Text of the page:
On Safety

The On Safety blog has moved.

OSHA Roundup for Sept. 24, 2012

September 24, 2012

Review counter

Below is a count of how many days recent OSHA proposals have been under review, as of today:

# of Days
588 Silica (proposed rule)
307 Modernizing OSHA’s reporting system for injuries and illnesses (proposed rule)
89 Electric power transmission and distribution; electrical protective equipment (final rule)
32 Standards Improvement Project IV (pre-rule)

The Office of Information and Regulatory Affairs – part of the White House’s Office of Management and Budget – reviews proposed regulations. The process is required for most rules before they can move forward, and typically takes 90 days.


Under a House-passed budget resolution, OSHA’s budget will remain the same as the current fiscal year’s for the next six months.

The Federal Advisory Council on Occupational Safety and Health is scheduled to meet Oct. 18.

Notable proposed fines

$162,400 to a New Jersey warehouse that allegedly allowed employees to ride on the forks of forklifts (.pdf file) and failed to provide fall protection on platforms, among other violations (.pdf file)

$148,700 to a manufacturer in Delaware for repeat citations of previous violations that included failure to perform process equipment inspections and tests, and failure to ensure PVC dust did not accumulate on surfaces and the floor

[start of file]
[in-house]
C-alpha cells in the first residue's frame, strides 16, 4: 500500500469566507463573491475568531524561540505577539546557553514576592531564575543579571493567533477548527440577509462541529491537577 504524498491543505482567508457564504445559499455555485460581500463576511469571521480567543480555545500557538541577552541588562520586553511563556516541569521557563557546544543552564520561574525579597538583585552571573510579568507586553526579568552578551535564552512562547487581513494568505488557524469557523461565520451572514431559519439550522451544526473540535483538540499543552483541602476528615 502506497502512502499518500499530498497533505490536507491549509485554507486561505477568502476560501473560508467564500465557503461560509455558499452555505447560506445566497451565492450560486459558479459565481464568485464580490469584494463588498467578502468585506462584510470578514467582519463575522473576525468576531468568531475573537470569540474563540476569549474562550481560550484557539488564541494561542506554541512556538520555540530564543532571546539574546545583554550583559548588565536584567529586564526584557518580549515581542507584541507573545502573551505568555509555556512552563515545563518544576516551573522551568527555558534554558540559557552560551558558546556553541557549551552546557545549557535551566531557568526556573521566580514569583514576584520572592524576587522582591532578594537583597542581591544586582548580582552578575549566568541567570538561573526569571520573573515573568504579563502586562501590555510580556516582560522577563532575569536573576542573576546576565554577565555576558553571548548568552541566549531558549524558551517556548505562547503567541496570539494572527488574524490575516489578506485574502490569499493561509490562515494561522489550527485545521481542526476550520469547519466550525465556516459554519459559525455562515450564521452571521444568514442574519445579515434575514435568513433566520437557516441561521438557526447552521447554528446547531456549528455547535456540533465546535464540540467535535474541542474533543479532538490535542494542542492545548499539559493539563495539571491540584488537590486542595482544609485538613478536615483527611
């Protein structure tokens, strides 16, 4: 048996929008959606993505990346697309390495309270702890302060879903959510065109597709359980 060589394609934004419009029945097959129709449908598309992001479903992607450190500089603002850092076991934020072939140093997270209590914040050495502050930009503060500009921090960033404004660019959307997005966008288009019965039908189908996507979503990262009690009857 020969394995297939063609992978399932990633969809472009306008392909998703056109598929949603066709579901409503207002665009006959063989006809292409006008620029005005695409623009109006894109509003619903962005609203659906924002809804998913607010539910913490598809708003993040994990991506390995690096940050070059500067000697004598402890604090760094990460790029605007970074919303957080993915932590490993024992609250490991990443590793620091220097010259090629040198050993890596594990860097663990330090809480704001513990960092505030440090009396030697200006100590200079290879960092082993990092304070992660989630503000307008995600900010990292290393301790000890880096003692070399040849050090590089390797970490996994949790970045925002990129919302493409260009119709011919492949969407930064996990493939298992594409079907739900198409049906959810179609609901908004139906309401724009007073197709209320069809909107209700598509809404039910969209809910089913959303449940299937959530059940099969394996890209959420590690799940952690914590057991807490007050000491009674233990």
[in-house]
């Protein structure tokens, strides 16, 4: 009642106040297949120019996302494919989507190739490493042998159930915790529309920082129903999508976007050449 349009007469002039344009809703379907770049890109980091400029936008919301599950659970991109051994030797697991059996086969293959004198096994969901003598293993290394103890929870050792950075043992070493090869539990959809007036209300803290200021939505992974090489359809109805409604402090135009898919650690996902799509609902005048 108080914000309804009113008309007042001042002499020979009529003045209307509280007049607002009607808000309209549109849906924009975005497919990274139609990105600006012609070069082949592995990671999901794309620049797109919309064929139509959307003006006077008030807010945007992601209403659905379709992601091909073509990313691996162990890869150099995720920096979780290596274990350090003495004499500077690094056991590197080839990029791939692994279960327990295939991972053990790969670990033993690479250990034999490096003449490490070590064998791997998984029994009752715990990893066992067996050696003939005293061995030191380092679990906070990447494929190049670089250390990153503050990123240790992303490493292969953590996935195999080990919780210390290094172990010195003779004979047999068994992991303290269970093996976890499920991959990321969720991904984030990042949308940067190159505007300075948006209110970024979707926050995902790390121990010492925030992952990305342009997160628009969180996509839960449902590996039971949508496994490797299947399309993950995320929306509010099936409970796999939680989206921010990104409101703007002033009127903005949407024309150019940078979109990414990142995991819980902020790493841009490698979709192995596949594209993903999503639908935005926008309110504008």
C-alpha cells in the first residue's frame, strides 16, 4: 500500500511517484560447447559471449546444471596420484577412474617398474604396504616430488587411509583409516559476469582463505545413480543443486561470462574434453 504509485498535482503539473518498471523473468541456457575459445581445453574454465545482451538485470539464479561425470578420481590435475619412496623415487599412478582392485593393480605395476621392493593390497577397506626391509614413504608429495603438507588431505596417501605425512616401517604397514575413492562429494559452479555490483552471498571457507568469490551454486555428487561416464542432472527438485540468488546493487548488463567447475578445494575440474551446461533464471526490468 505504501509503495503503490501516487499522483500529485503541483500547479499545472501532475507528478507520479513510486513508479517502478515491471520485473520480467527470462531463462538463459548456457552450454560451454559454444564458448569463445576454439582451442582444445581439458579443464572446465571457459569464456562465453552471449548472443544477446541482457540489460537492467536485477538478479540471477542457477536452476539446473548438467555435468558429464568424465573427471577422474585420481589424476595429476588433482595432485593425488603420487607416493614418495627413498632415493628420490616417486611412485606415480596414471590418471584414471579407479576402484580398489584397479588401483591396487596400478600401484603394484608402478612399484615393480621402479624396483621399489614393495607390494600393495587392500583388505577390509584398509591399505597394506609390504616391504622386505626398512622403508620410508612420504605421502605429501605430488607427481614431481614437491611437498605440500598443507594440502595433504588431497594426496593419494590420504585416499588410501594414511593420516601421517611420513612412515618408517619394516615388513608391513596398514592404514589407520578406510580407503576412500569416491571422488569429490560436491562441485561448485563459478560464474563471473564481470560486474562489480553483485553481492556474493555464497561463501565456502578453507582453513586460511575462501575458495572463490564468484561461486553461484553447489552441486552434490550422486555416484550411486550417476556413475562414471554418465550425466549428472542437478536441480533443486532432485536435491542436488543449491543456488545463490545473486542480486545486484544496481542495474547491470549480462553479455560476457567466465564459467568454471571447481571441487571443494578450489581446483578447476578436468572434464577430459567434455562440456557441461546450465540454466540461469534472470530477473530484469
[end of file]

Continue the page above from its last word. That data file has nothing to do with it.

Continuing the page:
$138,600 to a Columbus, OH-based pain producer for alleged violations related to the release of a chemical vapor cloud

$136,290 to a New York contractor for allegations of fall hazard violations

$79,200 to a nutritional product manufacturer in connection to a worker who died at its Mississippi plant when caught in a rotating screw conveyor

Happening this week

Sept. 26-27 – The 61st Annual Governor’s Industrial Safety and Health Conference in Spokane, WA

The opinions expressed in "Washington Wire" do not necessarily reflect those of the National Safety Council or affiliated local Chapters.

Post a comment to this article

Safety+Health welcomes comments that promote respectful dialogue. Please stay on topic. Comments that contain personal attacks, profanity or abusive language – or those aggressively promoting products or services – will be removed. We reserve the right to determine which comments violate our comment policy. (Anonymous comments are welcome; merely skip the “name” field in the comment box. An email address is required but will not be included with your comment.)